National Guard troops assigned to protect the Capitol for Pres. Joe Biden's inauguration were ordered by officials to vacate on Thursday, forcing them to take their breaks on the ground of a parking garage outside of the building.
The guardsmen were later let back into facilities after lawmakers called for answers. One of those lawmakers calling for answers was South Carolina's Sen. Tim Scott.
Sen. Scott took to twitter Thursday night, saying whoever decided to house our troops in a parking lot needs to be held accountable.
"Our troops deserve the utmost honor & respect for securing the Capitol & defending democracy this week. This is unconscionable & unsafe. Whoever’s decision this was to house our National Guardsmen & women in underground parking lots must be held accountable," the tweet stated.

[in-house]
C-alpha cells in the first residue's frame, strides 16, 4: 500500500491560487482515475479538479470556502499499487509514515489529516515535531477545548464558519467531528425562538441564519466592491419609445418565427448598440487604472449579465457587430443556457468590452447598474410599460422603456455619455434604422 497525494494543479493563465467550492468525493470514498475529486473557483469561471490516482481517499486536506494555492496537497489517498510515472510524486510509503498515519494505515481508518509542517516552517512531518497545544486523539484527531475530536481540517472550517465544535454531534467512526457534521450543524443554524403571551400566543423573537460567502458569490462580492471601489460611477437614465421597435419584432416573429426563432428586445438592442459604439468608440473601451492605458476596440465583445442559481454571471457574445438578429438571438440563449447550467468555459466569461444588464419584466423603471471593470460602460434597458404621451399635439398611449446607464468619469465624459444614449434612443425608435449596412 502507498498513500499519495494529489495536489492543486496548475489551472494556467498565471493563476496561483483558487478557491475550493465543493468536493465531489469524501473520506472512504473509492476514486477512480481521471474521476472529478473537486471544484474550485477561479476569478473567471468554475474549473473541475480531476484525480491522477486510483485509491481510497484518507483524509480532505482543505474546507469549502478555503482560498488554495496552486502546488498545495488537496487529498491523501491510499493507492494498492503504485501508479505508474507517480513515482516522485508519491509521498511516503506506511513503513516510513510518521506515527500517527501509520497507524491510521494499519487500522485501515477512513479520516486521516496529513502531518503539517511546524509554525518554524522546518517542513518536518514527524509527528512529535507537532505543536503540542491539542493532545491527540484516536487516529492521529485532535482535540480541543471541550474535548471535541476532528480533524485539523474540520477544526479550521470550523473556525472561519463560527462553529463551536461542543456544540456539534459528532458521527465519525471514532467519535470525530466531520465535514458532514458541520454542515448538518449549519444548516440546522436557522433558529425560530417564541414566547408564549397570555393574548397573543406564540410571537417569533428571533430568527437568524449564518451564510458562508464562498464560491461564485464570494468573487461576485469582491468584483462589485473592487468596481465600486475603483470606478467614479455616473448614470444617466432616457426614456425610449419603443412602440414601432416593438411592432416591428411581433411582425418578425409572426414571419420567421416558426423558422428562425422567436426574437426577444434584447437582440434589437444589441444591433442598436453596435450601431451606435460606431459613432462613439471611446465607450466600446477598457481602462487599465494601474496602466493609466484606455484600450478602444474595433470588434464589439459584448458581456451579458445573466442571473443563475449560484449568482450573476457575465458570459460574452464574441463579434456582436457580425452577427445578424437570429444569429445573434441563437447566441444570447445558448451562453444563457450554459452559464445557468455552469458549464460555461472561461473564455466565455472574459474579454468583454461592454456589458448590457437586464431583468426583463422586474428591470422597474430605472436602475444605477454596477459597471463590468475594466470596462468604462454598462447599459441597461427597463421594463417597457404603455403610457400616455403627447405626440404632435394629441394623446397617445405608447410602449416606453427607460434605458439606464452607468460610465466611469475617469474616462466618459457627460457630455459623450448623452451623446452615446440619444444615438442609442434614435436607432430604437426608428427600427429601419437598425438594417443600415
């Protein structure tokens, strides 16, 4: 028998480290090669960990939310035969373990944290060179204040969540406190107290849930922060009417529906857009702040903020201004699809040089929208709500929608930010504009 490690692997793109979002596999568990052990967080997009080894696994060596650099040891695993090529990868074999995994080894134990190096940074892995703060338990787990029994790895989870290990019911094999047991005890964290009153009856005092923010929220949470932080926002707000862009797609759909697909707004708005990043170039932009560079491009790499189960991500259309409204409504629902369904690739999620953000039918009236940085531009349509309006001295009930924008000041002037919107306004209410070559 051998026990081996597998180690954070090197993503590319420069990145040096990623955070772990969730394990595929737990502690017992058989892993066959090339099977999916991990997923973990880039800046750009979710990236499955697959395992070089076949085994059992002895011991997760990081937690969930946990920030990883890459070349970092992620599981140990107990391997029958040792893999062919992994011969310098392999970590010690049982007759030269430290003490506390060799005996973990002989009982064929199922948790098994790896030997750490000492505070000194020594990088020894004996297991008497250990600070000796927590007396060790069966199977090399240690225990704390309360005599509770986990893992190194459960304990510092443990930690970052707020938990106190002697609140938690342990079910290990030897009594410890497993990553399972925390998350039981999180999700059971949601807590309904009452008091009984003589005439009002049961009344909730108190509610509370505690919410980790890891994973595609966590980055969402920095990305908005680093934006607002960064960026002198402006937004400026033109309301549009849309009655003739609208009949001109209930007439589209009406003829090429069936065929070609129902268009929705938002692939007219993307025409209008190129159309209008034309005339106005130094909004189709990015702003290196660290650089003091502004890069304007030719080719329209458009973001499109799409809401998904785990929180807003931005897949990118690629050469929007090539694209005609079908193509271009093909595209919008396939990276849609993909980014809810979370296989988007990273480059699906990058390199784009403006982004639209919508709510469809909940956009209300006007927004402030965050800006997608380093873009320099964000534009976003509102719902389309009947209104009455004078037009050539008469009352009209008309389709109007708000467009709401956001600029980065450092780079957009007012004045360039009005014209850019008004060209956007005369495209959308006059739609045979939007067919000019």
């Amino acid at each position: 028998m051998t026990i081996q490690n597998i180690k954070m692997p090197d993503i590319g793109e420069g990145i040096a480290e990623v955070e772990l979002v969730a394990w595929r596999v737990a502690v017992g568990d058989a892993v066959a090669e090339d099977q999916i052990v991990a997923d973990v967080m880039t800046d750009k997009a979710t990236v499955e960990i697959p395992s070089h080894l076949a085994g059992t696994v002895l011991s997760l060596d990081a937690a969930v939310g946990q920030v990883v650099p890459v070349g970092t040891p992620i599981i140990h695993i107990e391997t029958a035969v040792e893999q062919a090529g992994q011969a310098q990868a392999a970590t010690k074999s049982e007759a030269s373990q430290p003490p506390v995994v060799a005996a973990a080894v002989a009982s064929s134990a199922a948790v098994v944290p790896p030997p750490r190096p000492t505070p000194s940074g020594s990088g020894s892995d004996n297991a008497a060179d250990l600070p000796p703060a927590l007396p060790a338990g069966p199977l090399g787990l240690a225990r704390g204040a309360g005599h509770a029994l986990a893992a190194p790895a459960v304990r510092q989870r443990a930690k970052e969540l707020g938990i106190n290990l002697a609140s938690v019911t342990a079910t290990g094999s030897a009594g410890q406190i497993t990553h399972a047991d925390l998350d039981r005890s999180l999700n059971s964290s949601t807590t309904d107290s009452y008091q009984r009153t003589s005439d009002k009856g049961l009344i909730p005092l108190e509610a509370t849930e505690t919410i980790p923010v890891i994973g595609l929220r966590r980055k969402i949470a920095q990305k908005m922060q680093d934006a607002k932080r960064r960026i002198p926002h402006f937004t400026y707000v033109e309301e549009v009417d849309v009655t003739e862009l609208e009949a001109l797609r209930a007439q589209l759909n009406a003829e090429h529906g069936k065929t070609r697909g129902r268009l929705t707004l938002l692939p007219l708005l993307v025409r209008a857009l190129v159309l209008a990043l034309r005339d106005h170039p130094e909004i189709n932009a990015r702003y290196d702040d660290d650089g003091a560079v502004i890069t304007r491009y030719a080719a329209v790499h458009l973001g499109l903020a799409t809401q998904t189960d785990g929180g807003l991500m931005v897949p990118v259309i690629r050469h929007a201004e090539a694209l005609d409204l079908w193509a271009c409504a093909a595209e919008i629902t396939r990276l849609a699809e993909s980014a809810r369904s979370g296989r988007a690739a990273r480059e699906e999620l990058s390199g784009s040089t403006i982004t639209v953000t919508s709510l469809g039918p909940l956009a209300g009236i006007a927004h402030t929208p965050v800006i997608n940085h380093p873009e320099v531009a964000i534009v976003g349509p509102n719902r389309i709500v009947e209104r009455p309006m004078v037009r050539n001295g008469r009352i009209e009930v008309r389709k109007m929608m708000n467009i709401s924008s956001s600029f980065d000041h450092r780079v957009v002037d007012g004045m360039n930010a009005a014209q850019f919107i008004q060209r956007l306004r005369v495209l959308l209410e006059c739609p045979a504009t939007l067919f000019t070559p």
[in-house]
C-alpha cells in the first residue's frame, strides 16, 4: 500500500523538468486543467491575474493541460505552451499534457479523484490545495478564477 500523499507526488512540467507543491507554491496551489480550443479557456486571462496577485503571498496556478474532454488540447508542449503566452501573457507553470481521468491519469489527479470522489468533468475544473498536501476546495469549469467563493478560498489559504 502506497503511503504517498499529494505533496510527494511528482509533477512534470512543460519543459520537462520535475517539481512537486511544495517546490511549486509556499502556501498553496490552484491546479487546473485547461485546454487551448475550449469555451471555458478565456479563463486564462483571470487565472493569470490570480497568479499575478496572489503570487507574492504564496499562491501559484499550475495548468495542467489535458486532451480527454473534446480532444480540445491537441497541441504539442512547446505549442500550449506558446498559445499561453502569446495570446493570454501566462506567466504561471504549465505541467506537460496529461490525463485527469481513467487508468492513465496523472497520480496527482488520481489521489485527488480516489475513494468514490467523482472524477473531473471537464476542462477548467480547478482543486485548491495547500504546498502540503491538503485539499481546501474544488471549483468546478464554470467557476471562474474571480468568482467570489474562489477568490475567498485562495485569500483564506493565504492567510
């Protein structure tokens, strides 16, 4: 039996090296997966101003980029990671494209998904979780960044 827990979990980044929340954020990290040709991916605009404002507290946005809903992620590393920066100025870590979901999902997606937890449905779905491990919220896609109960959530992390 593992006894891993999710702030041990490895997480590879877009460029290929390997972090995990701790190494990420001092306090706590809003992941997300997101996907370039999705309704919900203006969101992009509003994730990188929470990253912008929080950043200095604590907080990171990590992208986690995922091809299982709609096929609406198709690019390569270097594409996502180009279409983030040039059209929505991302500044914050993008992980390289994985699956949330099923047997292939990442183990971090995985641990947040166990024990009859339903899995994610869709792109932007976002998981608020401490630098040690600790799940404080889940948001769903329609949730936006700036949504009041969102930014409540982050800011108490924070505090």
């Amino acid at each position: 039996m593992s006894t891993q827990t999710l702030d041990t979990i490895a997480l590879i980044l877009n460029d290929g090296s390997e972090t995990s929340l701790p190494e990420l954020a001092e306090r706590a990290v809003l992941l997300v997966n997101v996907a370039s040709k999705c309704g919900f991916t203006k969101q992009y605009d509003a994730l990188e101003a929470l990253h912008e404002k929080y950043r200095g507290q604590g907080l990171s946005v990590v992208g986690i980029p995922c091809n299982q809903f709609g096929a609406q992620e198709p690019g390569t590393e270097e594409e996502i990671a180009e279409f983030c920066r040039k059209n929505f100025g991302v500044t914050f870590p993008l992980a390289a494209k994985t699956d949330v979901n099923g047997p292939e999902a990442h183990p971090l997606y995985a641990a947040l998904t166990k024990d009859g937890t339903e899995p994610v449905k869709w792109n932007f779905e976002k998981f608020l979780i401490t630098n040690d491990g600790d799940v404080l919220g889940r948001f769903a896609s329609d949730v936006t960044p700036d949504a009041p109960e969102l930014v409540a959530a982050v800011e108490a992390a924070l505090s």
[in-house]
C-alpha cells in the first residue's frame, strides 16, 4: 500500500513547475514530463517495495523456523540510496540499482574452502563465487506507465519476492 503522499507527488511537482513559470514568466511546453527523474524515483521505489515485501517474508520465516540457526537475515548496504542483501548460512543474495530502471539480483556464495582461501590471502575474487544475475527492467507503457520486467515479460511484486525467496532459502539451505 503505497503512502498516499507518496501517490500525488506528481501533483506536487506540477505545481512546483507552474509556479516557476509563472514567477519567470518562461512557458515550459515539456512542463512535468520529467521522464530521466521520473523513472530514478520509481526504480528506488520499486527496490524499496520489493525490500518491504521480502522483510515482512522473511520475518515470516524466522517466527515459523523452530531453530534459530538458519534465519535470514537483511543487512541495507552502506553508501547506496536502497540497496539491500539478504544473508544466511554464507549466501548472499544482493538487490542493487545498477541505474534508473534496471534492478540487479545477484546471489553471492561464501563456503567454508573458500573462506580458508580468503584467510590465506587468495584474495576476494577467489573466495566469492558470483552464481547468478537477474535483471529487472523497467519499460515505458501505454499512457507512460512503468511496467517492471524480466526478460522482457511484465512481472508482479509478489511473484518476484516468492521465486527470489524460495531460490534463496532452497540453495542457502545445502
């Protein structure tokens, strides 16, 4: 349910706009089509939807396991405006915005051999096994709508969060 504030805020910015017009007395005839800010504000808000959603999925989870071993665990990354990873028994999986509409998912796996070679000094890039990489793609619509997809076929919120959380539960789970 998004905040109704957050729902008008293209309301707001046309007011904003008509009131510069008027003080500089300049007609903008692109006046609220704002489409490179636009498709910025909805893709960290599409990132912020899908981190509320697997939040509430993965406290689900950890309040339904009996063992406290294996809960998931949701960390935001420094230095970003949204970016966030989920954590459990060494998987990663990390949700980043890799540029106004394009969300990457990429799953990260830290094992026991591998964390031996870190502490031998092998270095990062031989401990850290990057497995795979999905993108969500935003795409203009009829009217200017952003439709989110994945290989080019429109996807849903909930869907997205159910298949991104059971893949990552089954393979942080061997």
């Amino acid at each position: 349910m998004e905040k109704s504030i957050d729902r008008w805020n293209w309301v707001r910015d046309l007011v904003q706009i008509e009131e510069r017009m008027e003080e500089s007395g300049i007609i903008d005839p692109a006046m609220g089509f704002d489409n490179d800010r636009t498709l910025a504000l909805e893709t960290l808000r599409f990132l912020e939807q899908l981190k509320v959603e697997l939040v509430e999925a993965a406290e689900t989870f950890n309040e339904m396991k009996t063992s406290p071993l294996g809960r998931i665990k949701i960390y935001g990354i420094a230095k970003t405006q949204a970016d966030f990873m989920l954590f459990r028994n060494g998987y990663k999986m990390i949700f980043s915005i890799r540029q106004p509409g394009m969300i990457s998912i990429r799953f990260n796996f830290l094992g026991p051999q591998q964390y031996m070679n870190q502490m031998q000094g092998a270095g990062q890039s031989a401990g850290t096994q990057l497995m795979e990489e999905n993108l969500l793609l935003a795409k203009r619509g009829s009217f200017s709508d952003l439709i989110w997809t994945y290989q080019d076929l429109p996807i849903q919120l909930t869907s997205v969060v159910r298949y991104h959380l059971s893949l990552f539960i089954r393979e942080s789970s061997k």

About an hour later, Scott stated that the troops had been brought back inside.
"Just heard that our troops will be moved back inside tonight. We owe our National Guard and law enforcement officials a debt of gratitude that we can never truly repay. They’ve put everything on the line to protect us. I’m glad to hear they’ll be back indoors tonight," he tweeted.
ABC15 News reached out to the South Carolina National Guard for comment, and the following statement was sent to us.
If this is in regards to the recent news about the relocation of service members following the inauguration, we have confirmed with leadership on ground that the South Carolina National Guard was largely unaffected by this.
Throughout the mission, our service members were resting in garages that were close to the sites where they were conducting their duties. These sites were designated as rest areas for National Guard members when they were not on duty, but between shifts. These sites are heated and served as a location for service members to get out of the cold and take a break during shifts.
After the response from the S.C. National Guard, ABC 15 reached back out to Sen. Scott for comment.
Gov. McMaster announced in a Tweet on Friday that all South Carolina National Guard soldiers are leaving Washington, D.C. and will be home this weekend.